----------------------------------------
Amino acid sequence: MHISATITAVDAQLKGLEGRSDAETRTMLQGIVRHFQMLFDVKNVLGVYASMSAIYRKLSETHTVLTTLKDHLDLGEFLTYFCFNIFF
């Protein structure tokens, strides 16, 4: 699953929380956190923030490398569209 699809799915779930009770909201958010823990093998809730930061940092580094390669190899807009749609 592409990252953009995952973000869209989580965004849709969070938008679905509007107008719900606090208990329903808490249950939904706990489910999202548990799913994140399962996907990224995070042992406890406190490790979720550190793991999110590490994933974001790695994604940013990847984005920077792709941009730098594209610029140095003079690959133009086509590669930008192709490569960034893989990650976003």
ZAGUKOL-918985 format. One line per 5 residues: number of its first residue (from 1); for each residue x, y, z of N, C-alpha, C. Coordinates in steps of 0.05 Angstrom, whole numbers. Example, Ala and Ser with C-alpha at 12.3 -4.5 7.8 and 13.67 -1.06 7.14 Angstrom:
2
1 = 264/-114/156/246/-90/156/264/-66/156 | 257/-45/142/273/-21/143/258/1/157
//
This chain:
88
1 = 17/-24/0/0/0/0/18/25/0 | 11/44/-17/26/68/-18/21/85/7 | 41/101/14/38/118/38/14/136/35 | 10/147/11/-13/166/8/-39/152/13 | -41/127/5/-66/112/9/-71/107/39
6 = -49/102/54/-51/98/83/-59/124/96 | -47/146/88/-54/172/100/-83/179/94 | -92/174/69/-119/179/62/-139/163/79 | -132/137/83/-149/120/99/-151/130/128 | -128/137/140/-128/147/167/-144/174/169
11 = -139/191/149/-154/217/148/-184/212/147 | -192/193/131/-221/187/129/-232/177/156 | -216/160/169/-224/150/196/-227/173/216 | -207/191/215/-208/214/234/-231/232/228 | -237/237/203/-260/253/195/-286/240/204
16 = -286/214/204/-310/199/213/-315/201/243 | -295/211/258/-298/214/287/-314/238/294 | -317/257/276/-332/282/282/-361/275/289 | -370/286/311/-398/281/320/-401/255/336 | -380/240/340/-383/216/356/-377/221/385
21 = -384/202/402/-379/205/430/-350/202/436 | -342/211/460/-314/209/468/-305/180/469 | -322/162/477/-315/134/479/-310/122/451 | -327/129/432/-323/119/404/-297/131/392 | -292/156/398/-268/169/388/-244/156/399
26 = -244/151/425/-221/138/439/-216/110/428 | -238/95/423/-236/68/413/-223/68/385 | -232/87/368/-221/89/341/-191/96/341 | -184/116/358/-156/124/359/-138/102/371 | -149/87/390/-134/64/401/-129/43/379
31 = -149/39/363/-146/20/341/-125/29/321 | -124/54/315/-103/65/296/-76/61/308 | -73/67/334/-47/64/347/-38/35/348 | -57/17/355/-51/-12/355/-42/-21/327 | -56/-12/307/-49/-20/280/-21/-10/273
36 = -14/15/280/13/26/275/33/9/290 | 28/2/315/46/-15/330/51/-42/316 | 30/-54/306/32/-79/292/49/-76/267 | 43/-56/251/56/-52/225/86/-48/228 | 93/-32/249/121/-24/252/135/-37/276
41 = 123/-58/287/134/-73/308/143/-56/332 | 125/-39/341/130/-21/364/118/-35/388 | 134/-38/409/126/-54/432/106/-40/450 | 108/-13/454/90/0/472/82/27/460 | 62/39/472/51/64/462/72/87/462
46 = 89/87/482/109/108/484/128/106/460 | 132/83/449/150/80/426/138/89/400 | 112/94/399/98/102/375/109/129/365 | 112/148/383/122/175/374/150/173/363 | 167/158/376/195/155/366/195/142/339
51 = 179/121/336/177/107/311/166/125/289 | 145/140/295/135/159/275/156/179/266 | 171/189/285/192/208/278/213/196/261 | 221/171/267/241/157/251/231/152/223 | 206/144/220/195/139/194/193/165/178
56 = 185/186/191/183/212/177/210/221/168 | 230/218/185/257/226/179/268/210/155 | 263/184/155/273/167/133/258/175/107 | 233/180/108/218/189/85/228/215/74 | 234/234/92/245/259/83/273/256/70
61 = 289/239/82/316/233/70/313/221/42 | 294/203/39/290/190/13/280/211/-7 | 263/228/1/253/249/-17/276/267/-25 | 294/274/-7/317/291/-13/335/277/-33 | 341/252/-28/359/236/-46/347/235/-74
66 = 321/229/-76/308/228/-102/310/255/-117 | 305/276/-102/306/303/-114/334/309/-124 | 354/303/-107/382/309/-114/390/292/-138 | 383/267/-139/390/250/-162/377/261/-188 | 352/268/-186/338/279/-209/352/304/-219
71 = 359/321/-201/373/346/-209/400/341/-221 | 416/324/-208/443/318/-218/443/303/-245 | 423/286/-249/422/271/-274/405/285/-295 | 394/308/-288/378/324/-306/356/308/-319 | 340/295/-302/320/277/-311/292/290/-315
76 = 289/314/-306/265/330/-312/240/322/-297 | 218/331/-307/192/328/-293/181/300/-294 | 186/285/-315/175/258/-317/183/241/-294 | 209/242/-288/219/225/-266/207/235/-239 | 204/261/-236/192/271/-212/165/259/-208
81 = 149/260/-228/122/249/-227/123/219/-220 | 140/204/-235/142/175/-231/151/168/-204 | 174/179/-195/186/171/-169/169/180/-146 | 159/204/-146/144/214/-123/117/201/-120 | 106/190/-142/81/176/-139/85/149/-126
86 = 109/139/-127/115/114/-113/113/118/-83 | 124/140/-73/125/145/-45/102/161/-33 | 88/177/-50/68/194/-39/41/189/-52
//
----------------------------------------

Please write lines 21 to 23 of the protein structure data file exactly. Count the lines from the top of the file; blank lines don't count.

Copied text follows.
61 = 289/239/82/316/233/70/313/221/42 | 294/203/39/290/190/13/280/211/-7 | 263/228/1/253/249/-17/276/267/-25 | 294/274/-7/317/291/-13/335/277/-33 | 341/252/-28/359/236/-46/347/235/-74
66 = 321/229/-76/308/228/-102/310/255/-117 | 305/276/-102/306/303/-114/334/309/-124 | 354/303/-107/382/309/-114/390/292/-138 | 383/267/-139/390/250/-162/377/261/-188 | 352/268/-186/338/279/-209/352/304/-219
71 = 359/321/-201/373/346/-209/400/341/-221 | 416/324/-208/443/318/-218/443/303/-245 | 423/286/-249/422/271/-274/405/285/-295 | 394/308/-288/378/324/-306/356/308/-319 | 340/295/-302/320/277/-311/292/290/-315